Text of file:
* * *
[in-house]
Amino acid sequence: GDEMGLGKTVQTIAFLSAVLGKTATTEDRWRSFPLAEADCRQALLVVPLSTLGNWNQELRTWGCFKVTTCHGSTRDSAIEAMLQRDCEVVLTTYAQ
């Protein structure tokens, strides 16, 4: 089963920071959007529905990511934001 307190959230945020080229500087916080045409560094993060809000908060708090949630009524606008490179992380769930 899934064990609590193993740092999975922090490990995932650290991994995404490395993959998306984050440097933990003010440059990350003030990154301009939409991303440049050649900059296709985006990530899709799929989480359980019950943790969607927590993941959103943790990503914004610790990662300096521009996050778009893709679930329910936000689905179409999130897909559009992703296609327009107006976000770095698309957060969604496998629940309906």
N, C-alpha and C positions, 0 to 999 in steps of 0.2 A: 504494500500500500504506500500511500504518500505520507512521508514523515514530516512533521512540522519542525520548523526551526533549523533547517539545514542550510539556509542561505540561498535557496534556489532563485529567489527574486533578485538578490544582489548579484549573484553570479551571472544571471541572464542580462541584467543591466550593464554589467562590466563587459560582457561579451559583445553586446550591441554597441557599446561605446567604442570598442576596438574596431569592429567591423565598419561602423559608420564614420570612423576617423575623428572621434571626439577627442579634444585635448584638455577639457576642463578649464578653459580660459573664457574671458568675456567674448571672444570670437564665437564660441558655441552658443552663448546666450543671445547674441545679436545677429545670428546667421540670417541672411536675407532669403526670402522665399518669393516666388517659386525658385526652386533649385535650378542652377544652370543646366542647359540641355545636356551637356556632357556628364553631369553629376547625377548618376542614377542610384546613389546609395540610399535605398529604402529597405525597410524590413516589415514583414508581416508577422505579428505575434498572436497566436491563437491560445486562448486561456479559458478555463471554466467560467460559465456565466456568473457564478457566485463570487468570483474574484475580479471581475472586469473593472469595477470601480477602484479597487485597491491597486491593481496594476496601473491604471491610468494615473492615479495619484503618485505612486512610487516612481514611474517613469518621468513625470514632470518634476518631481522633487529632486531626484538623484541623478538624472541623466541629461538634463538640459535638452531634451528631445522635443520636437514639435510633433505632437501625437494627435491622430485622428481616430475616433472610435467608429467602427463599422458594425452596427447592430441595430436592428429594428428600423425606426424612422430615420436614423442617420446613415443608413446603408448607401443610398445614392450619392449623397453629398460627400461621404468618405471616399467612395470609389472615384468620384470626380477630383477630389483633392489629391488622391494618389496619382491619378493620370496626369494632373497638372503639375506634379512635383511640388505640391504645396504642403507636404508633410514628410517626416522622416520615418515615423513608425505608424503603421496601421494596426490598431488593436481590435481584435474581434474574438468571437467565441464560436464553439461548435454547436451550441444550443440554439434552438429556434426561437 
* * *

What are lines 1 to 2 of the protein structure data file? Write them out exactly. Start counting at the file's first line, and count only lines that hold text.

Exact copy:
[in-house]
Amino acid sequence: GDEMGLGKTVQTIAFLSAVLGKTATTEDRWRSFPLAEADCRQALLVVPLSTLGNWNQELRTWGCFKVTTCHGSTRDSAIEAMLQRDCEVVLTTYAQ